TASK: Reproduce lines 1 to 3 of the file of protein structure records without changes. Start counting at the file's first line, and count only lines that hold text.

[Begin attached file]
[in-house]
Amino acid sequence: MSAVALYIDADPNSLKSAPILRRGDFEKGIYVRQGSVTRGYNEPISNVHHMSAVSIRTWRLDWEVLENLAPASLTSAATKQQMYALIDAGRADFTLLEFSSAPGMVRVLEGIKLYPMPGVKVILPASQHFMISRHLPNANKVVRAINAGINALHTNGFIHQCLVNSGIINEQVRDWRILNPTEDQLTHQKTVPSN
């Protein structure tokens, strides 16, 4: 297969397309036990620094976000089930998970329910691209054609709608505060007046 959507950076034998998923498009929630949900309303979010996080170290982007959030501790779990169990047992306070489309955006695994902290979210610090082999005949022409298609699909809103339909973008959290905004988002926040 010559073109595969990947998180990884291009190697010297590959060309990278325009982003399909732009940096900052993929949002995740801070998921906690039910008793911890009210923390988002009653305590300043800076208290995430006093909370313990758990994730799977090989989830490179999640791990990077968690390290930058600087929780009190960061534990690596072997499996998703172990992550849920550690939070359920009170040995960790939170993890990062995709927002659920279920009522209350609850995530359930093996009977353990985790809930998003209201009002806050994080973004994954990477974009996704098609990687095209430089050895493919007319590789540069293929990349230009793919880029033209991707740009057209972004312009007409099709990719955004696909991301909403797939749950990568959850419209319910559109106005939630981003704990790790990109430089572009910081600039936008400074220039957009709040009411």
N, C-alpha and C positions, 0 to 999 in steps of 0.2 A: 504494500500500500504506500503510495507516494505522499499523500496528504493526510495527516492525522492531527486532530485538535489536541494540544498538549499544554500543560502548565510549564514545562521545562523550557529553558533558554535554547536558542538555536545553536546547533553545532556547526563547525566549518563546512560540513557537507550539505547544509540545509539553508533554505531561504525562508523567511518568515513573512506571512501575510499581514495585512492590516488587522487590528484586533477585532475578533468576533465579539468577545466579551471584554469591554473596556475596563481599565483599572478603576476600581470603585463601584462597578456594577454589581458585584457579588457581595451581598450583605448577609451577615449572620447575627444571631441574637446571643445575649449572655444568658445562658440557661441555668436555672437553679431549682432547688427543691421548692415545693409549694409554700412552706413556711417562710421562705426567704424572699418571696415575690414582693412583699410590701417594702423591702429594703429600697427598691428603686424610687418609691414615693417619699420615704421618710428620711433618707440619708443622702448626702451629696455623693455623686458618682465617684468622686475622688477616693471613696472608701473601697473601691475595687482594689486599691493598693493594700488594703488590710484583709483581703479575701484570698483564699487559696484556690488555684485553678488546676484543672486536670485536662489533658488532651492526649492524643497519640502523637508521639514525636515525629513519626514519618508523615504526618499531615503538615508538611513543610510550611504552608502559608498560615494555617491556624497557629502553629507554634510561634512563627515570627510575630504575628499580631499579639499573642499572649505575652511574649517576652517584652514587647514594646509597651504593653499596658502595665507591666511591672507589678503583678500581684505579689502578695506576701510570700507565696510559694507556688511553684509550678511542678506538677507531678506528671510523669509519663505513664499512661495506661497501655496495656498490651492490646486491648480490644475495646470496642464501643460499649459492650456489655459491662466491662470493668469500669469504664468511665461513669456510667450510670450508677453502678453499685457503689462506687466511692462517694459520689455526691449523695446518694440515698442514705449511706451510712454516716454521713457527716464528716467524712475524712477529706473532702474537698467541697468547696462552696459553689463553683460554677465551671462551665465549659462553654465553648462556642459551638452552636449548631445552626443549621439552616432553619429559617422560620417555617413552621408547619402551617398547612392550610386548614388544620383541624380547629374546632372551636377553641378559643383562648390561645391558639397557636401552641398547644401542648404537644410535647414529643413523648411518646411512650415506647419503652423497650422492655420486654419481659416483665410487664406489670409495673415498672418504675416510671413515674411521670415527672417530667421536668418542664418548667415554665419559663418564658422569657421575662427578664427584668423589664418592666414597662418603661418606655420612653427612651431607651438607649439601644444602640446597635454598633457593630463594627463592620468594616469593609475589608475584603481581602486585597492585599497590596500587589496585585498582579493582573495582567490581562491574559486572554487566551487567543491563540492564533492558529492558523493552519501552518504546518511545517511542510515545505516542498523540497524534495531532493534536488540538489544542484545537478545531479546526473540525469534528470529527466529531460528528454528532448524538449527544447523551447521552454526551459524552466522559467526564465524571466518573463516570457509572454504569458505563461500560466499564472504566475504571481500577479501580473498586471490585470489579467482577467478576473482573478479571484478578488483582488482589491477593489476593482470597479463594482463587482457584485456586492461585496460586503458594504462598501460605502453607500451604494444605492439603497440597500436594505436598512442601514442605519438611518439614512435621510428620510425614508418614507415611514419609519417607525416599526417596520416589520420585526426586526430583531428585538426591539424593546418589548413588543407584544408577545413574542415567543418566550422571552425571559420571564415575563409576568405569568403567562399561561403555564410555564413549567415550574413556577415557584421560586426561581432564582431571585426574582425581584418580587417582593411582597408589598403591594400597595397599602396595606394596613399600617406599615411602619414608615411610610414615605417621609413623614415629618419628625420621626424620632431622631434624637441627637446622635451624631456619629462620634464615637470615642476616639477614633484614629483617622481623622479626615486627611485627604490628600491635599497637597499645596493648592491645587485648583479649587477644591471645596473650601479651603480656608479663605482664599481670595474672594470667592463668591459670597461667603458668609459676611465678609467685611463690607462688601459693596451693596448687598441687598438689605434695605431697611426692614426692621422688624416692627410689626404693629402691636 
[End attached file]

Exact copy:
[in-house]
Amino acid sequence: MSAVALYIDADPNSLKSAPILRRGDFEKGIYVRQGSVTRGYNEPISNVHHMSAVSIRTWRLDWEVLENLAPASLTSAATKQQMYALIDAGRADFTLLEFSSAPGMVRVLEGIKLYPMPGVKVILPASQHFMISRHLPNANKVVRAINAGINALHTNGFIHQCLVNSGIINEQVRDWRILNPTEDQLTHQKTVPSN
């Protein structure tokens, strides 16, 4: 297969397309036990620094976000089930998970329910691209054609709608505060007046 959507950076034998998923498009929630949900309303979010996080170290982007959030501790779990169990047992306070489309955006695994902290979210610090082999005949022409298609699909809103339909973008959290905004988002926040 010559073109595969990947998180990884291009190697010297590959060309990278325009982003399909732009940096900052993929949002995740801070998921906690039910008793911890009210923390988002009653305590300043800076208290995430006093909370313990758990994730799977090989989830490179999640791990990077968690390290930058600087929780009190960061534990690596072997499996998703172990992550849920550690939070359920009170040995960790939170993890990062995709927002659920279920009522209350609850995530359930093996009977353990985790809930998003209201009002806050994080973004994954990477974009996704098609990687095209430089050895493919007319590789540069293929990349230009793919880029033209991707740009057209972004312009007409099709990719955004696909991301909403797939749950990568959850419209319910559109106005939630981003704990790790990109430089572009910081600039936008400074220039957009709040009411």